Ellen Feldman, who writes literary fiction, worries about what will happen to the ineffable kinship among book lovers if the Kindle becomes ubiquitous. She was having lunch in an Upper East Side restaurant when she saw the man at the next table reading “The Collected Poems of Emily Dickinson.”Could it be that he was trying to impress someone? Was he whistling "The Yellow Rose Of Texas" as he read? Meanwhile, how about the ineffable joy that those with failing eyesight will experience when they realize that the Kindle, with its adjustable font sizes, makes every one of the quarter million titles available on Amazon for the device a large-print book? Try telling a nursing home resident who can now enjoy what was once denied to her that it isn't really reading.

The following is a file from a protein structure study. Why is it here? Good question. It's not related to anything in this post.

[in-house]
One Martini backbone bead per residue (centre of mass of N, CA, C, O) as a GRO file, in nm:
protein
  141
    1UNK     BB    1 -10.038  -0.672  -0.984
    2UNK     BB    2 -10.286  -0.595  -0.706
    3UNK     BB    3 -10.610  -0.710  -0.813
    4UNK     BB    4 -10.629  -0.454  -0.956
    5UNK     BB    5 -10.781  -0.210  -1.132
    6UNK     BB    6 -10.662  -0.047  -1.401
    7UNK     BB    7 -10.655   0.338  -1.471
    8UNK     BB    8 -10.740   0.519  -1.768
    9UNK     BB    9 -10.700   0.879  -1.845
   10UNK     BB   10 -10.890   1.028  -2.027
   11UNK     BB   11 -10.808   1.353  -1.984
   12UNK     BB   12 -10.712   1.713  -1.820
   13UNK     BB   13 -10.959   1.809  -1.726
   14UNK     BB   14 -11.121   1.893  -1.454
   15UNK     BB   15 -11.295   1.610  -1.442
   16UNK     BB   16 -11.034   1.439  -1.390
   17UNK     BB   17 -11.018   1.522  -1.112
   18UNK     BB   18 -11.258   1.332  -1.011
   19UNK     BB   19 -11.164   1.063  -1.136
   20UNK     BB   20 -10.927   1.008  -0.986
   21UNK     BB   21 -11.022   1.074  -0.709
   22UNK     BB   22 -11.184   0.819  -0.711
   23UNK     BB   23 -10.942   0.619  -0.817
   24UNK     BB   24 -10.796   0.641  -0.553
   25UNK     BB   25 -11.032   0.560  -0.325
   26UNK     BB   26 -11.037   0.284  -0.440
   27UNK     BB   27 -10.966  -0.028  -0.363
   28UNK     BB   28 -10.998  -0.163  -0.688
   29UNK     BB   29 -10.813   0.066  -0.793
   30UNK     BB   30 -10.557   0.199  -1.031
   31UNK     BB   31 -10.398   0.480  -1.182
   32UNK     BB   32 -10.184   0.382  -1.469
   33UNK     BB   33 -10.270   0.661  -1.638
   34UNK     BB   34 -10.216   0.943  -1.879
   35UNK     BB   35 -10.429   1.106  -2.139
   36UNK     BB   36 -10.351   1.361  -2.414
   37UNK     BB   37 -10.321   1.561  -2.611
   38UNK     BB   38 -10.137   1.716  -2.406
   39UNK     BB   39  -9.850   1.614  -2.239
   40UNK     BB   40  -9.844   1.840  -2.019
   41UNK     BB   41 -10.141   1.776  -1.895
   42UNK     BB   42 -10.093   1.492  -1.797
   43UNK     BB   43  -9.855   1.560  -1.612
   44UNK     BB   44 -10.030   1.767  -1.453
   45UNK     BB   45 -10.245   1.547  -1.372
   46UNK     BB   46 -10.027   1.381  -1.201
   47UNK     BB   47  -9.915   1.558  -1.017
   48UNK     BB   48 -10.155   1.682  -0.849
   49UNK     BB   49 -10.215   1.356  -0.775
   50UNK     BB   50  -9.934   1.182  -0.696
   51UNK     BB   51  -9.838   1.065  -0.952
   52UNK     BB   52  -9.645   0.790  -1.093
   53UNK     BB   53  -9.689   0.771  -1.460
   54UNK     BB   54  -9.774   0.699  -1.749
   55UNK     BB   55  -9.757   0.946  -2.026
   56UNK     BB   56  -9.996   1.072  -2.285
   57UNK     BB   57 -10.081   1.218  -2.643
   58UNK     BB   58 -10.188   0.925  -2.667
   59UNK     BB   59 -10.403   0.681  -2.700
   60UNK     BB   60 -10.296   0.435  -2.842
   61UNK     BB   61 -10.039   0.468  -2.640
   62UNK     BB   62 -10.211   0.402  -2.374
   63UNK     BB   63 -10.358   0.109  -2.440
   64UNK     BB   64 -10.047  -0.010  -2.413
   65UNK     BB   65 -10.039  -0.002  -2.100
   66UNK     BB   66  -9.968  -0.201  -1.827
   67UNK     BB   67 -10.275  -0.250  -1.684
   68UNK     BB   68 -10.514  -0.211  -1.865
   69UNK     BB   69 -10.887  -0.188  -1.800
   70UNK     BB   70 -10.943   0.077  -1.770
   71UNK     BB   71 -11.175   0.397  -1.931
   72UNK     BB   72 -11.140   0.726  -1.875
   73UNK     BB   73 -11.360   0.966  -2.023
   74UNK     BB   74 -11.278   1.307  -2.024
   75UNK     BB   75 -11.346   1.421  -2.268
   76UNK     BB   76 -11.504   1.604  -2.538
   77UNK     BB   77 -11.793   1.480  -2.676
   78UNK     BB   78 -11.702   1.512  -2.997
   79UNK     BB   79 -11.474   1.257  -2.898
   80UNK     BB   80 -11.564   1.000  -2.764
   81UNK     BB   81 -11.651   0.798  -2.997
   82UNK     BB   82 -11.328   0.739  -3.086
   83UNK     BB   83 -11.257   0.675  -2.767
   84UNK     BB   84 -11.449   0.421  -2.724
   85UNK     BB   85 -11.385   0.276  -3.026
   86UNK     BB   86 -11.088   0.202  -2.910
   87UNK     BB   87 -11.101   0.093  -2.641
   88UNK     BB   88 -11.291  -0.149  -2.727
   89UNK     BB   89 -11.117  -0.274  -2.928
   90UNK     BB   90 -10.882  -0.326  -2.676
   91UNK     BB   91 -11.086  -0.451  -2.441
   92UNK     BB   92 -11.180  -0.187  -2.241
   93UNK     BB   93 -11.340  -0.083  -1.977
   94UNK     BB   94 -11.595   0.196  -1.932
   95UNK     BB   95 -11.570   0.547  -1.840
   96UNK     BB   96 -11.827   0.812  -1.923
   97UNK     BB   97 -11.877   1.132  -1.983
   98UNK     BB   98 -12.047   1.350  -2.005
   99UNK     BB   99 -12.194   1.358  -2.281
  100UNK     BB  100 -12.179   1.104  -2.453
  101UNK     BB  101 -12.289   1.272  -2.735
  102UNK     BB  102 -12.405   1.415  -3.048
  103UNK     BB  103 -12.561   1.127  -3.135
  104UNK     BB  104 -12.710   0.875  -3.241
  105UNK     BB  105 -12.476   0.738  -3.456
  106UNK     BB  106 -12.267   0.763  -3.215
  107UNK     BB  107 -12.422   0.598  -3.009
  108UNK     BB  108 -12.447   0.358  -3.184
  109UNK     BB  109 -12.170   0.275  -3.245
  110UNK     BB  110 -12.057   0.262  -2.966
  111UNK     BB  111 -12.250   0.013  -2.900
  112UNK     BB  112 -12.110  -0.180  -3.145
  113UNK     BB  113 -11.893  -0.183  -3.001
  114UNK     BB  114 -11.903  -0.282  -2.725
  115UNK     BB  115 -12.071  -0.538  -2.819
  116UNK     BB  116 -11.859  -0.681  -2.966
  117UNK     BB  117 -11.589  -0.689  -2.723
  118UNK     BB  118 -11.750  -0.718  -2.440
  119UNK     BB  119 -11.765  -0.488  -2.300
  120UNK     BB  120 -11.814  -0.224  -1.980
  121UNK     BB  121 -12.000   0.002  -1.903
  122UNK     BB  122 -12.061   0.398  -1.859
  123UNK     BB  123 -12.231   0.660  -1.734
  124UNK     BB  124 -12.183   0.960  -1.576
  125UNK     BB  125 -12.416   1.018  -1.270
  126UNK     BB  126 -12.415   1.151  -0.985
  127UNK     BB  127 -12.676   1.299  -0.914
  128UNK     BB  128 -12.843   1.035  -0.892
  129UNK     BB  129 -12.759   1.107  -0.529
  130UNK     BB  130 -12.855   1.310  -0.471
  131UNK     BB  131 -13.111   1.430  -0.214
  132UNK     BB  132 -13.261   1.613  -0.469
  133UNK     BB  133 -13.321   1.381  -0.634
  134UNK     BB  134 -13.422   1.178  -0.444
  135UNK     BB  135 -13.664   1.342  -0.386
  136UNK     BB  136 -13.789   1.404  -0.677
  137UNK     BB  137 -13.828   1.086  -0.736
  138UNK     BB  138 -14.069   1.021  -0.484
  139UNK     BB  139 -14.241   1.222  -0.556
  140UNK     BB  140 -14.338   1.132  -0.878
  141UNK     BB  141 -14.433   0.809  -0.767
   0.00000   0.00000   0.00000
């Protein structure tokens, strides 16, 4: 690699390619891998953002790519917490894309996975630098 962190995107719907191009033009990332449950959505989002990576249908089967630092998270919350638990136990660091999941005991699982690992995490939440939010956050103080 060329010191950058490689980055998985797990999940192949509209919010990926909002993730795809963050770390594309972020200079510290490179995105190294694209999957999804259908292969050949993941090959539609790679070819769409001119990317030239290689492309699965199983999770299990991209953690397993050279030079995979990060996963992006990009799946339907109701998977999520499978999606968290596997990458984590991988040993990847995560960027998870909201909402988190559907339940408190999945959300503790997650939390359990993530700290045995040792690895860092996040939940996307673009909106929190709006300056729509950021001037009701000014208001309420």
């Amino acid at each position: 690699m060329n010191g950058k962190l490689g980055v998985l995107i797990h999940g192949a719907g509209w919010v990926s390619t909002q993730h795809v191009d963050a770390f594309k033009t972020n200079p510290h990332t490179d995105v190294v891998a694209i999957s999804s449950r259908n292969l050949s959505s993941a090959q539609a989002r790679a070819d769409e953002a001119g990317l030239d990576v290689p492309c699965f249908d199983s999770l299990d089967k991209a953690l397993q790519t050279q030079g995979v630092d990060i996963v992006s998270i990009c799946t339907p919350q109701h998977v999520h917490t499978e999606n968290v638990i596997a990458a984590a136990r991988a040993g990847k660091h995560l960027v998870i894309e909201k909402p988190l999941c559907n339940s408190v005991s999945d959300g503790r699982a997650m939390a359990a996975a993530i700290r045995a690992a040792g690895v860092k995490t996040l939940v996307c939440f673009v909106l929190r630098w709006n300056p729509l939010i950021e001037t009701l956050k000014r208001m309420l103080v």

“I started speculating about him,” said Ms. Feldman, whose novels include “Scottsboro” and “The Boy Who Loved Anne Frank.” “I had all these fantasies going — I was trying to think if there was a college nearby and if maybe he was a professor.”
Monday, April 27, 2009
Yet another pretentious (sorry! I vowed to avoid name-calling) article about whether reading a book on the Kindle (it used to be reading a book on tape or CD) is really reading. Typical of the genre is this: